True, he publicly was friends with Alberto Gonzalez and Joe Lieberman, probably not two of his better decisions.

No doubt there are stronger voices, those with higher public profiles. This isn't an endorsement, but really, wouldn't anyone picked by the incoming administration be better than the most recent Interior secretaries?

Ken Salazar's "Environmental Record" on Wikipedia reads:

"As Colorado's Attorney General, Salazar actively opposed endangered species listing of the black-tailed prairie dog, which, despite its population declines, is still listed as a "pest" by Colorado.[2]

In 2005, Salazar voted against increasing fuel-efficiency standards (CAFE) for cars and trucks, a vote that the League of Conservation Voters notes is anti-environment. In the same year, Salazar voted against an amendment to repeal tax breaks for ExxonMobil and other major oil companies. [3]

In 2006, Salazar voted to end protections that limit off-shore drilling in Florida's Gulf Coast.[4]

In 2007, Salazar was one of only a handful of Democrats to vote against a bill that would require the US Army Corps of Engineers to consider global warming when planning water projects.[5]

According to Project Vote Smart, Ken Salazar received a 25% vote rating for 2007 by the Humane Society of the United States [6], a 0% vote rating for 2005-2006 for Fund for Animals [7], and a 60% vote rating for 2007 by Defenders of Wilderness [8].

Save a copy, before the edit-army hits his entry. ;-)

[P.S. I am having a discouraging experience with the CAPTCHA routine on this site. Seriously, I am not blind or illiterate ... but you'd never guess it from the hassle I'm getting...]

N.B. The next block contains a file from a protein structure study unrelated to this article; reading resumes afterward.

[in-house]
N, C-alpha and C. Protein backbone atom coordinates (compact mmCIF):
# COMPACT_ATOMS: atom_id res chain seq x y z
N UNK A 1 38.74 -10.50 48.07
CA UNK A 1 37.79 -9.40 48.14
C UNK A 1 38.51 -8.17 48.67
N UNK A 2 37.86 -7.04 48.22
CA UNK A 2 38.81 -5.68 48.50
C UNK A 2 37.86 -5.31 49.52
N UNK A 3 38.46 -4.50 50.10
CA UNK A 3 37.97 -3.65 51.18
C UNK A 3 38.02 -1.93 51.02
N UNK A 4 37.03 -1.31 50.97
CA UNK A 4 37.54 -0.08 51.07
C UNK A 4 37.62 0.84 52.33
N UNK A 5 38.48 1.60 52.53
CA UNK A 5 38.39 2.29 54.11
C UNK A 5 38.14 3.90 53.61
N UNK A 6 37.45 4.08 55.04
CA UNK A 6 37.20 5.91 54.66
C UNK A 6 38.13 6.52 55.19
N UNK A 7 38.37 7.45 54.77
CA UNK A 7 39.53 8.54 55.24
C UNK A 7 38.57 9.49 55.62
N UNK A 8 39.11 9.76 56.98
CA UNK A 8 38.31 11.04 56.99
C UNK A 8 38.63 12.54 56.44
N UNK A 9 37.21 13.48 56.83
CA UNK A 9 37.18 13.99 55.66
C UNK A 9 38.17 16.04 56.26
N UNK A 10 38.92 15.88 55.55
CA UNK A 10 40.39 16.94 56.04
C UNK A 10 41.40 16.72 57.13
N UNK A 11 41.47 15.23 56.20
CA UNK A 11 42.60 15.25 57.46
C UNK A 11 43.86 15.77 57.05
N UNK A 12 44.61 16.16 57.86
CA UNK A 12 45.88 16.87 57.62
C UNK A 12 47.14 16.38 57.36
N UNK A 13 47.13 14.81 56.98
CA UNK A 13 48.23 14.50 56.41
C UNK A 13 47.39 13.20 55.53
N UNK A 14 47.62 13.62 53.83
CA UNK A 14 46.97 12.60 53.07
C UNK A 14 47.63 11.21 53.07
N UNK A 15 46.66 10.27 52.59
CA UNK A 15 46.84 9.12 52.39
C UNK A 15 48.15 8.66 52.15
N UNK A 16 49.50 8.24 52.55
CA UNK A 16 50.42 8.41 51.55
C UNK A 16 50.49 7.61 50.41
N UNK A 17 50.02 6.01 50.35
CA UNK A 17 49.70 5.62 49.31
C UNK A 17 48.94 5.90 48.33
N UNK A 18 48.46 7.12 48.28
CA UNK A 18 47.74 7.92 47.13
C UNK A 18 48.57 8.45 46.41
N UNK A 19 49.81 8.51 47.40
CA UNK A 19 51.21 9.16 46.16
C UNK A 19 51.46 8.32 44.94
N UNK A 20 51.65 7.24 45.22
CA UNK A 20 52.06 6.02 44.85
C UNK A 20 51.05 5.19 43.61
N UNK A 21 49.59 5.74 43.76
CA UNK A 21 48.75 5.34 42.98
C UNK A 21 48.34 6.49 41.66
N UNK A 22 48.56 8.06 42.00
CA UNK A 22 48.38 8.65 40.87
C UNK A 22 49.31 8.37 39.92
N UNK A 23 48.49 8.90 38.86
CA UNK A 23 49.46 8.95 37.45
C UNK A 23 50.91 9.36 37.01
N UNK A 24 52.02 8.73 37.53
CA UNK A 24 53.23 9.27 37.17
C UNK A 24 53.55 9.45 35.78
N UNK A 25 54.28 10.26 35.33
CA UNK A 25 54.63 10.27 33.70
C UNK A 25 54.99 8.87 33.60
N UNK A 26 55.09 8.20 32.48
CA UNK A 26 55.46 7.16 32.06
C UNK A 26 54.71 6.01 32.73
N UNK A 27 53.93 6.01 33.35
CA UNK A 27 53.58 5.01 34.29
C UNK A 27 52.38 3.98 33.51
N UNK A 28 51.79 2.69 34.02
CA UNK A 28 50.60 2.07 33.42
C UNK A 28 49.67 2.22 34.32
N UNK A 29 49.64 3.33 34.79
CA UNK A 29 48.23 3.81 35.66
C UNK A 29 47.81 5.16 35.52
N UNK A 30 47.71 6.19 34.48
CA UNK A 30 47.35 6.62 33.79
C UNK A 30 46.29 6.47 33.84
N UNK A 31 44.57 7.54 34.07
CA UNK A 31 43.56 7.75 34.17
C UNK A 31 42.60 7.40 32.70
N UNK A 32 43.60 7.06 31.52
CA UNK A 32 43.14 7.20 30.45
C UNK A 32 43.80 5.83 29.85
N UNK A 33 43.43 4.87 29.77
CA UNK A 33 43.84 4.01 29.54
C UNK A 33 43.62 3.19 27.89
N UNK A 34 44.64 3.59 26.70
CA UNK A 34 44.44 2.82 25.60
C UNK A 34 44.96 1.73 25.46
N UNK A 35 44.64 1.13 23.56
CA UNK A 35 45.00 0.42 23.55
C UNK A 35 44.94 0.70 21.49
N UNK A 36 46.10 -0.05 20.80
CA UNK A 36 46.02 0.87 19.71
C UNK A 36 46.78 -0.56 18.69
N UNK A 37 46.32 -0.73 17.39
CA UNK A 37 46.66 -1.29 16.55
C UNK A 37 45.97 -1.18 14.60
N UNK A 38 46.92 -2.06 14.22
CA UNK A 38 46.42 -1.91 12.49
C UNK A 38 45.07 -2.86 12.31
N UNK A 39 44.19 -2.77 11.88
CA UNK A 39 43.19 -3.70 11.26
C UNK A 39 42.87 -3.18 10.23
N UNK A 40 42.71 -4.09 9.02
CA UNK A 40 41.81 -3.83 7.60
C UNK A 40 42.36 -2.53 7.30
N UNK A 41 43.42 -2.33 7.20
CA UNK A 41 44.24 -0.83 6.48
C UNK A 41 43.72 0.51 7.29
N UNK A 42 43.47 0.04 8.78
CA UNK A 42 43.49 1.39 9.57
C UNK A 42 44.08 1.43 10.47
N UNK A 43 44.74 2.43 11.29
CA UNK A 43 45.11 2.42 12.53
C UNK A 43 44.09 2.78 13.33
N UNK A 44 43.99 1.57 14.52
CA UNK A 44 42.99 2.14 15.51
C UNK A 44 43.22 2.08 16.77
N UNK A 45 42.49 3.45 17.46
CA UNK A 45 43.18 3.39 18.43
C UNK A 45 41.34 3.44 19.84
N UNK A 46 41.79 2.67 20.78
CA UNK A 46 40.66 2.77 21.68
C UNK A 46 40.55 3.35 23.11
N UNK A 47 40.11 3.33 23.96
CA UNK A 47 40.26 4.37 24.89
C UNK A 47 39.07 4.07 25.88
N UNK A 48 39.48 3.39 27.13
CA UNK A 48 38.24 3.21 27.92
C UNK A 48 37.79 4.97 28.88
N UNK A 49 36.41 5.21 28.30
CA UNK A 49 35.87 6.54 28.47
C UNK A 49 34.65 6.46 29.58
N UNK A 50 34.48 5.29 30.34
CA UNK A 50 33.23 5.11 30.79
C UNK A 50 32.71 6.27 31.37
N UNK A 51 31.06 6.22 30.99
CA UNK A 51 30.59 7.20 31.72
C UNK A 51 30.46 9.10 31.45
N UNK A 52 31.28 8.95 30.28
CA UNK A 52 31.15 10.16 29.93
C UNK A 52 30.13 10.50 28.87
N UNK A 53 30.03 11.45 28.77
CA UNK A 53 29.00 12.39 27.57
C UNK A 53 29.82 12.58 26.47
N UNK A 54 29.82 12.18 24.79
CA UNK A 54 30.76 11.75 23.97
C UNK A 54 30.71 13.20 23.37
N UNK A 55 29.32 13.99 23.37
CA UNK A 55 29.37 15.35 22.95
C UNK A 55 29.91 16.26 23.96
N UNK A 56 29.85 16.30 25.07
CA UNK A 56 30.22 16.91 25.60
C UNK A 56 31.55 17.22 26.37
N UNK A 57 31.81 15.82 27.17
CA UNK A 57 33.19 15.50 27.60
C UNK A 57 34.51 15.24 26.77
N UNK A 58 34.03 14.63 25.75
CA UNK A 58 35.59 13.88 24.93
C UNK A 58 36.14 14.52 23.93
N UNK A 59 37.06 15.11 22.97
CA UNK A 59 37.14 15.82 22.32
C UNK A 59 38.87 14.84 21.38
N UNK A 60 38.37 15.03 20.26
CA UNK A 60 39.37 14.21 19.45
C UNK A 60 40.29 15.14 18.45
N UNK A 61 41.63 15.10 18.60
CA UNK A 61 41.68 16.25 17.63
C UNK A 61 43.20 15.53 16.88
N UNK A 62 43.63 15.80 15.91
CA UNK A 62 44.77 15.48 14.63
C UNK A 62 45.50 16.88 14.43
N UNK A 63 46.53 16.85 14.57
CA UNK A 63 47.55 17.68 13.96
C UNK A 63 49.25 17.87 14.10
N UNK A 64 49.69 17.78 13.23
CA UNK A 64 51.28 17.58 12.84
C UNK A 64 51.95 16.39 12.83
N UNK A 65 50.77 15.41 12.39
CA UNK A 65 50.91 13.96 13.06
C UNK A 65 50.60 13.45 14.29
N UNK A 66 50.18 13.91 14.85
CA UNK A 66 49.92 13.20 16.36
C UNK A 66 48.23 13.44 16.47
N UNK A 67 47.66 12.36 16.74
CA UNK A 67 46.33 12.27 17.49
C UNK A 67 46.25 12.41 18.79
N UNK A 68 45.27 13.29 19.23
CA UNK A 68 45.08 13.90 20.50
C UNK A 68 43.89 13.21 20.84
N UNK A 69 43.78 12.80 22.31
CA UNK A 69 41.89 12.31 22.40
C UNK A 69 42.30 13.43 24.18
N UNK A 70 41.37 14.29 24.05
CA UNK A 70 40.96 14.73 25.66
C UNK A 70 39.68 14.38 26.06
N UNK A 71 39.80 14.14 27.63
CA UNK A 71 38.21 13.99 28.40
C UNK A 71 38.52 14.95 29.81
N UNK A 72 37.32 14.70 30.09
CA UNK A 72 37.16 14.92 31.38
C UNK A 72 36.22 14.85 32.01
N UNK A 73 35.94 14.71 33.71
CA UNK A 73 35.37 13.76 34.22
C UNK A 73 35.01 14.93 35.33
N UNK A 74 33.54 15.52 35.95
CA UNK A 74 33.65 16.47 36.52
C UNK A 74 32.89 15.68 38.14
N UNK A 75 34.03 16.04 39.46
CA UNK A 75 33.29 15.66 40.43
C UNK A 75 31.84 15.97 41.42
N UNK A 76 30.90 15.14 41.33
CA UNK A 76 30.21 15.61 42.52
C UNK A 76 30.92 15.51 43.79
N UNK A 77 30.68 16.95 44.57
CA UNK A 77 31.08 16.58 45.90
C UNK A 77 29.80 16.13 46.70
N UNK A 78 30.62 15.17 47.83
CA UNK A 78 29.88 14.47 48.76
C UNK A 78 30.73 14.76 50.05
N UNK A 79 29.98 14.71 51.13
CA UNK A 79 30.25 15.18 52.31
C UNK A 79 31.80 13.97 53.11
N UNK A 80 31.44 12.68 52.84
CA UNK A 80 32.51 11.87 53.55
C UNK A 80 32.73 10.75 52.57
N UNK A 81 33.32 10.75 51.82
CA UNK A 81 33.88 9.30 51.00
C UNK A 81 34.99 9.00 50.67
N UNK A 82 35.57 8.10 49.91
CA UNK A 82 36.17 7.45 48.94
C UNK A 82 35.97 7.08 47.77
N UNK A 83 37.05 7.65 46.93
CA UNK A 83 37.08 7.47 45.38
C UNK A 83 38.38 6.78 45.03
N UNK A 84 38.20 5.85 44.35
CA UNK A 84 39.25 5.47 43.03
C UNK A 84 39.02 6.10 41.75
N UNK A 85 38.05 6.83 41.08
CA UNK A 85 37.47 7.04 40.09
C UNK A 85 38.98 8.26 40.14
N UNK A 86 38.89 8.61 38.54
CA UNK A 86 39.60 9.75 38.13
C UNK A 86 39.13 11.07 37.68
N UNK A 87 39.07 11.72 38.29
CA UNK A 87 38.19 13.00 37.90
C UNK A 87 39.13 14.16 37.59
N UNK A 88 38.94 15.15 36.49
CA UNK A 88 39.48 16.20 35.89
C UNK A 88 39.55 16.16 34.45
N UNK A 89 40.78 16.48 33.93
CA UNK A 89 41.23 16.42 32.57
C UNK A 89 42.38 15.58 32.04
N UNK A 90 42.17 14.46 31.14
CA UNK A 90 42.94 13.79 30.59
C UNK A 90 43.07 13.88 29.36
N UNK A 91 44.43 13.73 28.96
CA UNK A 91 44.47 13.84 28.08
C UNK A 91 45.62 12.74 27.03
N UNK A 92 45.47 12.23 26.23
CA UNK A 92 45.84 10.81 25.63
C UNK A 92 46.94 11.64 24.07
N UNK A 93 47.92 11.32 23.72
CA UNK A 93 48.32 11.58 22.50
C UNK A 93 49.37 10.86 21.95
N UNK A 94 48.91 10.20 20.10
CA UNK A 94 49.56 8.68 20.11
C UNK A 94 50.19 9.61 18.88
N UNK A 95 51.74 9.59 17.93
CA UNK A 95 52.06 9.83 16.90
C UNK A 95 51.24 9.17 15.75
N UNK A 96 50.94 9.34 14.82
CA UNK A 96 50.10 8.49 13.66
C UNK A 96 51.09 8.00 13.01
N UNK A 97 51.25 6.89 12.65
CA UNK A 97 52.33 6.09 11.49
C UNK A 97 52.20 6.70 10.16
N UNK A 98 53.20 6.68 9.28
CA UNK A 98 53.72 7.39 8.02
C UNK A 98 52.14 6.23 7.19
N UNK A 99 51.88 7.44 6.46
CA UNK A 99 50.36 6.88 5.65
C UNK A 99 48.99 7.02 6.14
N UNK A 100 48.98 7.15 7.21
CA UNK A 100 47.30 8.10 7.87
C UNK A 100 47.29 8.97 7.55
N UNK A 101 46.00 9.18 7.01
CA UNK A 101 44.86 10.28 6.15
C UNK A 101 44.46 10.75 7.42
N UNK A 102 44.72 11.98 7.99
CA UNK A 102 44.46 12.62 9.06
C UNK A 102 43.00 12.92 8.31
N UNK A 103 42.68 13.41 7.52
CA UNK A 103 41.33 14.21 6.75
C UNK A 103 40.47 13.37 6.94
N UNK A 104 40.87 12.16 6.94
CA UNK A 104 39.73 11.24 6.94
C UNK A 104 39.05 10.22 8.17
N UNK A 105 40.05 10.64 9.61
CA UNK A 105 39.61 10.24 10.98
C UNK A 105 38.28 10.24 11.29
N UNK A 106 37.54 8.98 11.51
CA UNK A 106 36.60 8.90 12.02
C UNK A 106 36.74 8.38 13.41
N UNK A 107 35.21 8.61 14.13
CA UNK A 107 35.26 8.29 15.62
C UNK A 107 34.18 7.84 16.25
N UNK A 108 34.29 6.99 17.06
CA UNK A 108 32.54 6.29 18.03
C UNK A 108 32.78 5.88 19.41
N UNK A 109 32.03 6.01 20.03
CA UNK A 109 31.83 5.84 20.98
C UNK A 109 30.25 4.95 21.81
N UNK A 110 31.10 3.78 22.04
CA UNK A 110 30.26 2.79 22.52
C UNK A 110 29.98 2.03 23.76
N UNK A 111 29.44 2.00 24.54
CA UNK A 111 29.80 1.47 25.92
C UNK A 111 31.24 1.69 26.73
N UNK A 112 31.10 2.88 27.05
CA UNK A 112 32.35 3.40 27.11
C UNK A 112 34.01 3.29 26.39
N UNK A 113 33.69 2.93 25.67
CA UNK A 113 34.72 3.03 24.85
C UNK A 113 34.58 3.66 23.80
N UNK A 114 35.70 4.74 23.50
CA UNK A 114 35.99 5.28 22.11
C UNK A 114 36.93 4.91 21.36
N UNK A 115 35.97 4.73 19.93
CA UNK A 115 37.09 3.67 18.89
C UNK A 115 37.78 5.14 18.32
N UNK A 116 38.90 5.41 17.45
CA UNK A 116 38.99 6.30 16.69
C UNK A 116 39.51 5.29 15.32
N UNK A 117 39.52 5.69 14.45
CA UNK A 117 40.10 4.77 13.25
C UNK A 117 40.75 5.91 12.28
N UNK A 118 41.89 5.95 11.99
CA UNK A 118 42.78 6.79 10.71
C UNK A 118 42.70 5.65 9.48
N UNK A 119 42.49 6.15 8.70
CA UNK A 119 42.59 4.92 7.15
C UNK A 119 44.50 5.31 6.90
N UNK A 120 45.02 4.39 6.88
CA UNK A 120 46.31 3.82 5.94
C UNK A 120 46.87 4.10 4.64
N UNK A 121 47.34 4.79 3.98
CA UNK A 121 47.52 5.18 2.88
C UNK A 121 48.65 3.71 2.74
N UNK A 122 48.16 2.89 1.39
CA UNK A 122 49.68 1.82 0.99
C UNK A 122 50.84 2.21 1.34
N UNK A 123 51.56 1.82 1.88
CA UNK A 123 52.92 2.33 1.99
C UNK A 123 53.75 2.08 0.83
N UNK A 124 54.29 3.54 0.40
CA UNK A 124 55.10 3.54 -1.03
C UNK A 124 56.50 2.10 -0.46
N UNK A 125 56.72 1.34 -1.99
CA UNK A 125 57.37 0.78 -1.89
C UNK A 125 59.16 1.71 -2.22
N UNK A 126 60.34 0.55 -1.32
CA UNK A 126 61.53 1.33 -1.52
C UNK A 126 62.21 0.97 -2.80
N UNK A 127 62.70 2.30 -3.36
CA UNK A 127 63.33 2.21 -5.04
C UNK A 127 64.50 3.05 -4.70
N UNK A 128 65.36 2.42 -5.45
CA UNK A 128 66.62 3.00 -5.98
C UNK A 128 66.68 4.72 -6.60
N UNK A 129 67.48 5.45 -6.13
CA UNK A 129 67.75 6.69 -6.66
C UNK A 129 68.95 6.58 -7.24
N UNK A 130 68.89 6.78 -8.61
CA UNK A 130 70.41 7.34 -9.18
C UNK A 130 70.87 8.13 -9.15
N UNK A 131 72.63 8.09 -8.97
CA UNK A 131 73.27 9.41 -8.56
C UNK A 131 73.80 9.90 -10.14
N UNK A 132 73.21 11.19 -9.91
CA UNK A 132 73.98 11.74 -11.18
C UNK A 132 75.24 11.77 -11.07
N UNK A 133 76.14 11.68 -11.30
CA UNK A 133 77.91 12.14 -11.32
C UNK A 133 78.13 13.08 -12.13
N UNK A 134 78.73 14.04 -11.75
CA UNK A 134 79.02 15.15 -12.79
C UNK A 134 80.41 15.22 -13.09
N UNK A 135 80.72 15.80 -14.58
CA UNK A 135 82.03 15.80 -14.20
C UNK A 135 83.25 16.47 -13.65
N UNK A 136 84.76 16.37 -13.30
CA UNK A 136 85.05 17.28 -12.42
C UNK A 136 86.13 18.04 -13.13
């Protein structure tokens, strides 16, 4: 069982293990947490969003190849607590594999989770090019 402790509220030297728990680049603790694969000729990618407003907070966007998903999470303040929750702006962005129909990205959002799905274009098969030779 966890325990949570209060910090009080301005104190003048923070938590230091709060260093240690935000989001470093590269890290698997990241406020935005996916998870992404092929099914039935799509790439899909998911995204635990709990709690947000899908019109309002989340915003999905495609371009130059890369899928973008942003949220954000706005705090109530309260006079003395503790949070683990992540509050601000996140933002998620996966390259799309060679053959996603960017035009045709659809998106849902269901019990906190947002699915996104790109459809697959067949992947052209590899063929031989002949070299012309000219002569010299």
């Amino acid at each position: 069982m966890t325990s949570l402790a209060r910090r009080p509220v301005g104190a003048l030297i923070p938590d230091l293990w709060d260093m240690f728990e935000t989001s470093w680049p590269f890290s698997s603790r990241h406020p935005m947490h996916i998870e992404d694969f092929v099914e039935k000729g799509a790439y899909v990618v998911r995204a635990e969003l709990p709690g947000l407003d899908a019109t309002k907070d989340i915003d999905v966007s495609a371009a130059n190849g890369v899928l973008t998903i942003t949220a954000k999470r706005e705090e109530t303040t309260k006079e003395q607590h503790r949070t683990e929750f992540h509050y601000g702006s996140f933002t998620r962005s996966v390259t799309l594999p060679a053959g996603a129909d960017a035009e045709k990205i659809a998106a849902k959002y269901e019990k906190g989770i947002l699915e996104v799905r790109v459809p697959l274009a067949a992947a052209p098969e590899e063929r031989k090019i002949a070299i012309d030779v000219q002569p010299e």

What are yur issues with Salazar?

I did not follow his track record so far, but solid 100% from the American Wilderness Coalition in consecutive years looks impressive to me: http://www.votesmart.org/issue_rating_category.php?category=30&go.x=13&go.y=13&can_id=1541&type=category

The Denver Post reports that Sen. Ken Salazar is our new Secretary of the Interior. Here in Colorado the Senator has served as Attorney General, and had his eye on the Agriculture post, presumably because his family is in that business. It will be interesting to see how he balances the needs of agriculture and conservation/preservation.

If you look at the American Wilderness Coalition ratings, that can't be based on more than 3 to 4 votes because the ratings are either 0% 33% 50% 66% 75% or 100%, which is not a telling rating at all.

What concerns me in what I have read about Salazar are all the specifics raised here and elsewhere, that he has a history even on those issues he has supported of working for the concerns of certain constituents in Colorado rather than the environment at large.

What initially turned me off was his early support for Gov. Dave Freudenthal of Wyo. for the Interior post, a person who would be a disaster and has fought hard for Wyoming's draconian policies on wolves.

In these parts, the agricultural and livestock interests people have never shown any ability to get around wildlife issues. So called progressive ranchers like Gov. Schweitzer, for instance, have done absolutely nothing for the problems in Yellowstone they have say in, particularly bison. But, also that can be stretched to apply to wolves and elk, as well. Anyone who has a 25% rating from an organization as lukewarm as the Humane Society of the United States (perhaps I should disclose that my ex-wife is an employee of HSUS) has got to be troubling for an interior position.